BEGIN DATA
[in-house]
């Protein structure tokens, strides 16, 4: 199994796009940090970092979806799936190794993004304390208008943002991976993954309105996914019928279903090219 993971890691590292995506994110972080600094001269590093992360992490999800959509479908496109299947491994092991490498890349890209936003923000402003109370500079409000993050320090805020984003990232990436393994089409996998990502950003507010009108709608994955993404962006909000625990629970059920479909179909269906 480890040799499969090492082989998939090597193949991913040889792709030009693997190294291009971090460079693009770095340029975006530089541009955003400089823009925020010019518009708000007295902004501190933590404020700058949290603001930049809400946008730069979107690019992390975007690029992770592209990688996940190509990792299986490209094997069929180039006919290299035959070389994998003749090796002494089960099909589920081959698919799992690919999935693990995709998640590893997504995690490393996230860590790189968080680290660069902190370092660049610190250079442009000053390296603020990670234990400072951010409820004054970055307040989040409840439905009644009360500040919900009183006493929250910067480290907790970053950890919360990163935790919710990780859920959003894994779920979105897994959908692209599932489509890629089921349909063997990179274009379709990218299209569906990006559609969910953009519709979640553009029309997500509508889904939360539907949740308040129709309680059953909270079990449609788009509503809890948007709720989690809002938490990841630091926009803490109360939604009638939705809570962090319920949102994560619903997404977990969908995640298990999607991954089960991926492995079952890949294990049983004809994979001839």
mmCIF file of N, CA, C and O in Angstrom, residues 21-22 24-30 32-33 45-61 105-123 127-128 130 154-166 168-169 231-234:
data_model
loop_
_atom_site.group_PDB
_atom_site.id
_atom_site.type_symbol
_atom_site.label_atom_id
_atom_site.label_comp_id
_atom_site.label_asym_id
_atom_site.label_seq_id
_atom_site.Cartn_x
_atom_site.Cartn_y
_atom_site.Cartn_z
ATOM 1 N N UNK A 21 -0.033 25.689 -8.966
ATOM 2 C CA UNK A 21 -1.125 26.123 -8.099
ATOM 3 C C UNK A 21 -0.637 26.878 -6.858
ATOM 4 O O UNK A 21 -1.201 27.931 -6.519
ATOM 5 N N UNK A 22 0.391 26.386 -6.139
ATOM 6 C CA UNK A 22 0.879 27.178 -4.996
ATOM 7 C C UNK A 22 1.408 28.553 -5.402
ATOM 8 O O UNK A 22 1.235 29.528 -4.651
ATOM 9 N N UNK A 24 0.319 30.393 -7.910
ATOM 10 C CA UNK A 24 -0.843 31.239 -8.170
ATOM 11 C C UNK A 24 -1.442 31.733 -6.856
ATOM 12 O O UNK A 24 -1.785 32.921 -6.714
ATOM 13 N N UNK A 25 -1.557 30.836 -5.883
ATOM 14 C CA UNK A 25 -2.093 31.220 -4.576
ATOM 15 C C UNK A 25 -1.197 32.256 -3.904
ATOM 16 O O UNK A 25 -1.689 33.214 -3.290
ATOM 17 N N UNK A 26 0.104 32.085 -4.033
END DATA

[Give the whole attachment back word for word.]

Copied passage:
[in-house]
């Protein structure tokens, strides 16, 4: 199994796009940090970092979806799936190794993004304390208008943002991976993954309105996914019928279903090219 993971890691590292995506994110972080600094001269590093992360992490999800959509479908496109299947491994092991490498890349890209936003923000402003109370500079409000993050320090805020984003990232990436393994089409996998990502950003507010009108709608994955993404962006909000625990629970059920479909179909269906 480890040799499969090492082989998939090597193949991913040889792709030009693997190294291009971090460079693009770095340029975006530089541009955003400089823009925020010019518009708000007295902004501190933590404020700058949290603001930049809400946008730069979107690019992390975007690029992770592209990688996940190509990792299986490209094997069929180039006919290299035959070389994998003749090796002494089960099909589920081959698919799992690919999935693990995709998640590893997504995690490393996230860590790189968080680290660069902190370092660049610190250079442009000053390296603020990670234990400072951010409820004054970055307040989040409840439905009644009360500040919900009183006493929250910067480290907790970053950890919360990163935790919710990780859920959003894994779920979105897994959908692209599932489509890629089921349909063997990179274009379709990218299209569906990006559609969910953009519709979640553009029309997500509508889904939360539907949740308040129709309680059953909270079990449609788009509503809890948007709720989690809002938490990841630091926009803490109360939604009638939705809570962090319920949102994560619903997404977990969908995640298990999607991954089960991926492995079952890949294990049983004809994979001839």
mmCIF file of N, CA, C and O in Angstrom, residues 21-22 24-30 32-33 45-61 105-123 127-128 130 154-166 168-169 231-234:
data_model
loop_
_atom_site.group_PDB
_atom_site.id
_atom_site.type_symbol
_atom_site.label_atom_id
_atom_site.label_comp_id
_atom_site.label_asym_id
_atom_site.label_seq_id
_atom_site.Cartn_x
_atom_site.Cartn_y
_atom_site.Cartn_z
ATOM 1 N N UNK A 21 -0.033 25.689 -8.966
ATOM 2 C CA UNK A 21 -1.125 26.123 -8.099
ATOM 3 C C UNK A 21 -0.637 26.878 -6.858
ATOM 4 O O UNK A 21 -1.201 27.931 -6.519
ATOM 5 N N UNK A 22 0.391 26.386 -6.139
ATOM 6 C CA UNK A 22 0.879 27.178 -4.996
ATOM 7 C C UNK A 22 1.408 28.553 -5.402
ATOM 8 O O UNK A 22 1.235 29.528 -4.651
ATOM 9 N N UNK A 24 0.319 30.393 -7.910
ATOM 10 C CA UNK A 24 -0.843 31.239 -8.170
ATOM 11 C C UNK A 24 -1.442 31.733 -6.856
ATOM 12 O O UNK A 24 -1.785 32.921 -6.714
ATOM 13 N N UNK A 25 -1.557 30.836 -5.883
ATOM 14 C CA UNK A 25 -2.093 31.220 -4.576
ATOM 15 C C UNK A 25 -1.197 32.256 -3.904
ATOM 16 O O UNK A 25 -1.689 33.214 -3.290
ATOM 17 N N UNK A 26 0.104 32.085 -4.033